Where, as in this case, the evidence is con[1-4] While it may be true, as a general flicting, and upon a consideration of the

a rule, that the acts and declarations of a co-whole case the mind is left in doubt, and it conspirator are not admissible as evidence cannot be said with any reasonable degree against his coconspirators until the con- of certainty that the chancellor has erred, it spiracy has first been established by evidence is our rule not to disturb his finding. Rawlother than the statements of a coconspira- ings v. Fish, 151 Ky. 764, 152 S. W. 941; City tor, and that the declarations of a cocon- of West Covington v. Dods, 152 Ky. 617, 153 spirator after the purpose of the conspiracy S. W. 964. has terminated cannot be proven against oth- Judgment affirmed. er conspirators (Metcalfe v. Conner, Litt. Sel. Cas. [16 Ky.] 497, 12 Am. Dec. 340; Sodusky v. McGee, 7 J. J. Marsh. 266; Shelby v. Commonwealth, 91 Ky. 571, 16 S. W. CARRICK et al. v. GARTH et al. 461, 13 Ky. Law Rep. 178; 8 Cyc. 680–682), (Court of Appeals of Kentucky. Nov. 10, 1915.) yet there are many other circumstances in the case tending to sustain the finding of 1. RAILROADS Ow97 — CROSSING HIGHWAY –

CHANGE OF LOCATION-NECESSARY PARTIES. the chancellor. Cole, being the agent of In an action to change the location of a plaintiff, sustained a confidential relation to highway so as to abolish a grade crossing over a him. In making the sale and drawing the railway right of way and relocate the crossing deed, it was his duty to act in good faith. at a point where it would cross the right of way The evidence shows that Houser, before mak- is a necessary party.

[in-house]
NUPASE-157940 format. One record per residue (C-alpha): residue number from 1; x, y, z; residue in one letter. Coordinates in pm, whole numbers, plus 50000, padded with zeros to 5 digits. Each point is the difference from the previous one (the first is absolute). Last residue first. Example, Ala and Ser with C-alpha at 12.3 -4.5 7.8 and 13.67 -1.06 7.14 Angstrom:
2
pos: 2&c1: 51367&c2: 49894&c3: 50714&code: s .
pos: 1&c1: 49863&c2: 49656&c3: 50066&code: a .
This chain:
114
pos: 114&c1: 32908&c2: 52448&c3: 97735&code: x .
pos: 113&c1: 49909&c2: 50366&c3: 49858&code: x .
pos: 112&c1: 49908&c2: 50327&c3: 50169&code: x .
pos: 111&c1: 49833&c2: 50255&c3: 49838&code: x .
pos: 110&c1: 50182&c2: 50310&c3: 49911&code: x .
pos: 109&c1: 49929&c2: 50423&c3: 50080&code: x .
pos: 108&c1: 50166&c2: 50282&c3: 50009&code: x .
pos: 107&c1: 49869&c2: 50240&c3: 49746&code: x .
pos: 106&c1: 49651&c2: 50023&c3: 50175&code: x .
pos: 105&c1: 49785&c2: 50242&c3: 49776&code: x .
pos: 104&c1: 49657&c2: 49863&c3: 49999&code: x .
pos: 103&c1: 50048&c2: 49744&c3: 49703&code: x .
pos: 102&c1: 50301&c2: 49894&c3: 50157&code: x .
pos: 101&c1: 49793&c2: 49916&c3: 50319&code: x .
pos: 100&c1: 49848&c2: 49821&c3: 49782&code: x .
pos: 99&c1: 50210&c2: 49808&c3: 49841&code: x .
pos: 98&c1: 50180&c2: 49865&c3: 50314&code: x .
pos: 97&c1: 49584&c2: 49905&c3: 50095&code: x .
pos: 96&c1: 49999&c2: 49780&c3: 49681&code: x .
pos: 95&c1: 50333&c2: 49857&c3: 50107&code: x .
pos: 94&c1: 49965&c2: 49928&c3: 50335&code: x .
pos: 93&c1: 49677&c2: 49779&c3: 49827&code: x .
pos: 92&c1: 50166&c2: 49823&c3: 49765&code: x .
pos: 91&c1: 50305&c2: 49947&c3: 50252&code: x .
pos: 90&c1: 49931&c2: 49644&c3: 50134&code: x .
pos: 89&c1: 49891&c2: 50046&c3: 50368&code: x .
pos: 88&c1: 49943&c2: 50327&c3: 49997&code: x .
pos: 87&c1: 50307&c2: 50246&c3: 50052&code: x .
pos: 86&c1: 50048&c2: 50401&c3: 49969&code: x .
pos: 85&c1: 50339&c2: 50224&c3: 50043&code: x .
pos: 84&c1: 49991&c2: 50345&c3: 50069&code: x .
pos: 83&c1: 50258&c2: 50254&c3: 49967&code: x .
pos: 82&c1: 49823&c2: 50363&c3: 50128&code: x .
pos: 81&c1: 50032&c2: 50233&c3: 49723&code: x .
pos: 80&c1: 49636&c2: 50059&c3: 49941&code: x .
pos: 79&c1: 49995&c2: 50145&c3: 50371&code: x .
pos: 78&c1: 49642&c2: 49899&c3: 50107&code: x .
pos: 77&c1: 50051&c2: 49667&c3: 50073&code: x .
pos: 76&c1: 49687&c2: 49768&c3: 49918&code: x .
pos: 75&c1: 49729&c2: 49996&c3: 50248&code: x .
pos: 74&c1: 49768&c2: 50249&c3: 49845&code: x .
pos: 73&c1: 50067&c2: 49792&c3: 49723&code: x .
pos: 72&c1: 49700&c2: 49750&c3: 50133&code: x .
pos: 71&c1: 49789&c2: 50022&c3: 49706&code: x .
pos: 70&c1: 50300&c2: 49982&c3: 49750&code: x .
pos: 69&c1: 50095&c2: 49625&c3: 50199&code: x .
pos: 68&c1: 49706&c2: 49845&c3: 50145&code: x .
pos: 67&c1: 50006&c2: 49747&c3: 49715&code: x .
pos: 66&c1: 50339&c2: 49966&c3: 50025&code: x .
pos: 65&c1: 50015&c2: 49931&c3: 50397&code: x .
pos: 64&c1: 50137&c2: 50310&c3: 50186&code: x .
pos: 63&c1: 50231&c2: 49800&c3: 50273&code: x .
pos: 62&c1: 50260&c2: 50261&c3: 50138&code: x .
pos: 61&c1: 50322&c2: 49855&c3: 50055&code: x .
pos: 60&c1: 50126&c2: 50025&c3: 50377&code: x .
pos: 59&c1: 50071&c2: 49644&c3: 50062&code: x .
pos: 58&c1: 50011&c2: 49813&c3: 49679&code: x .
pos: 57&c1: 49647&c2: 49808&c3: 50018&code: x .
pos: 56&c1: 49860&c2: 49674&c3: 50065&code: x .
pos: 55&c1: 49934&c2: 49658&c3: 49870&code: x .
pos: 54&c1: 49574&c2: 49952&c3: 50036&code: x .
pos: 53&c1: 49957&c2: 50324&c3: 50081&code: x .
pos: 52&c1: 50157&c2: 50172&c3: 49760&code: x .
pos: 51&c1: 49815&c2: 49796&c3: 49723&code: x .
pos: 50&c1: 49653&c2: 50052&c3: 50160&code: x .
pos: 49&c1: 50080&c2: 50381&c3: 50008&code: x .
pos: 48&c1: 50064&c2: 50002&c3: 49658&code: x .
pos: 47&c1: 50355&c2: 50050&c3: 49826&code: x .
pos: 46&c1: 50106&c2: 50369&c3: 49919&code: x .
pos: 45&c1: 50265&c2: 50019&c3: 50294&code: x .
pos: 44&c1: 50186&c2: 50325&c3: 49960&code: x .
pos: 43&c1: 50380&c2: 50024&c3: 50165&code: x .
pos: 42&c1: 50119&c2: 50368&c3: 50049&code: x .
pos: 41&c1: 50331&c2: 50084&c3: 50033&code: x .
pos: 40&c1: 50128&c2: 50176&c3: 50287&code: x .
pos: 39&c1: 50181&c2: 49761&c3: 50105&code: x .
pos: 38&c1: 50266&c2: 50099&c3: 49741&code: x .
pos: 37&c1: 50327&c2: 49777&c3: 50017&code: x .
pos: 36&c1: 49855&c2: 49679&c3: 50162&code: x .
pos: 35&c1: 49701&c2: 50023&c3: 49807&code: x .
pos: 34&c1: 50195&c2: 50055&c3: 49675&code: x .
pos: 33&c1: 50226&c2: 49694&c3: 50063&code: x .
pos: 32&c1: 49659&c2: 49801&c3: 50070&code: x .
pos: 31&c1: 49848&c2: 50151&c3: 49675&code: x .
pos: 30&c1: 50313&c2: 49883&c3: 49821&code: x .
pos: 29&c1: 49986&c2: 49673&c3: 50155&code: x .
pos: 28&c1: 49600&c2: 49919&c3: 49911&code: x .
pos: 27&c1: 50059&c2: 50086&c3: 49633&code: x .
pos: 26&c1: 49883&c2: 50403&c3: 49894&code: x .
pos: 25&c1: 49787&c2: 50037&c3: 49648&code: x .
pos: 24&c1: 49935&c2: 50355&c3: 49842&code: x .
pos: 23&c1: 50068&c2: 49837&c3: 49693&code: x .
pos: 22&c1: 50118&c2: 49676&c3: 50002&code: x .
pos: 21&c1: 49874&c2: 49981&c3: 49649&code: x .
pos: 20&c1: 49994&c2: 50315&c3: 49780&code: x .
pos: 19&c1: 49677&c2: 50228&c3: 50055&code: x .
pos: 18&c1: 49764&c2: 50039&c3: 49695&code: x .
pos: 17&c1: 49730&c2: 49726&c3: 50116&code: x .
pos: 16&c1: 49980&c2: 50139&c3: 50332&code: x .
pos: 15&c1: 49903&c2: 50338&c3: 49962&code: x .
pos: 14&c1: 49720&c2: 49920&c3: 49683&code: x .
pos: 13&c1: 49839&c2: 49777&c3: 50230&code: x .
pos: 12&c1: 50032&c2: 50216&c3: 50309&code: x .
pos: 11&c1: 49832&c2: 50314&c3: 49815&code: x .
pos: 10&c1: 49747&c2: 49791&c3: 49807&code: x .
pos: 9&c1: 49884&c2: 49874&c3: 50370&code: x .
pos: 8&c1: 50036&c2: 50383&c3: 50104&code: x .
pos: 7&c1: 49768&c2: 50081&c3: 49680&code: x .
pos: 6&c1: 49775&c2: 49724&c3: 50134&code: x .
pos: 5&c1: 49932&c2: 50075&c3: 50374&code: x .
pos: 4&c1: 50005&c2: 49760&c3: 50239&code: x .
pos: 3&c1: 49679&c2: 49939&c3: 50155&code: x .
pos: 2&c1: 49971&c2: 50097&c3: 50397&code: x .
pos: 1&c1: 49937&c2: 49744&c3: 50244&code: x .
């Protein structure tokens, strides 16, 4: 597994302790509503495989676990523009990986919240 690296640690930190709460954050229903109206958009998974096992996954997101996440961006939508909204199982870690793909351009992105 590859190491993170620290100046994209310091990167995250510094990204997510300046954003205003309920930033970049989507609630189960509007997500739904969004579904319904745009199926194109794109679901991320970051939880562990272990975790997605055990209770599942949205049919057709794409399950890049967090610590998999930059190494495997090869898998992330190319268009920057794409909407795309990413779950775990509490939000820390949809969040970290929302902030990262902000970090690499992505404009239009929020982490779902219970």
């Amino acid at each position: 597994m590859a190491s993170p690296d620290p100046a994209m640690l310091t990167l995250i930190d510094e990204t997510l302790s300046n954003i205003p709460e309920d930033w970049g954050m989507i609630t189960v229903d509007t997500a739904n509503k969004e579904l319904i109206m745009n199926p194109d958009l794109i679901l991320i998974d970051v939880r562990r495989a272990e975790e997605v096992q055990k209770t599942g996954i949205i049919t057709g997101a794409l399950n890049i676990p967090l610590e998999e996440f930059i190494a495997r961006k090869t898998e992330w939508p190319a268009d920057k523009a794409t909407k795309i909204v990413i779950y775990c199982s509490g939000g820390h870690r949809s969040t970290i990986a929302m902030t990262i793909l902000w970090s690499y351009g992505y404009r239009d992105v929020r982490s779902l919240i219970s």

by an overhead crossing, the railroad company ing the purchase, made but a slight examina

[Ed. Note. For other cases, see Railroads, tion of the farm. It is also shown that Hous-Cent. Dig. $$ 297–304; Dec. Dig. Om97.] er owned but little property, and this was 2. APPEAL AND ERROR O 882—INVITED ERprobably exempt. Plaintiff and N. R. Estes

ROR-PARTIES. both say that the agreement was that, if Where one party demurs to the petition on one of the notes was not paid at maturity, the ground that a necessary party is not made a all the notes were to become due. Plaintiff party to the action by it, he is estopped from further says that the deed was read as if it afterwards alleging error in joining such party,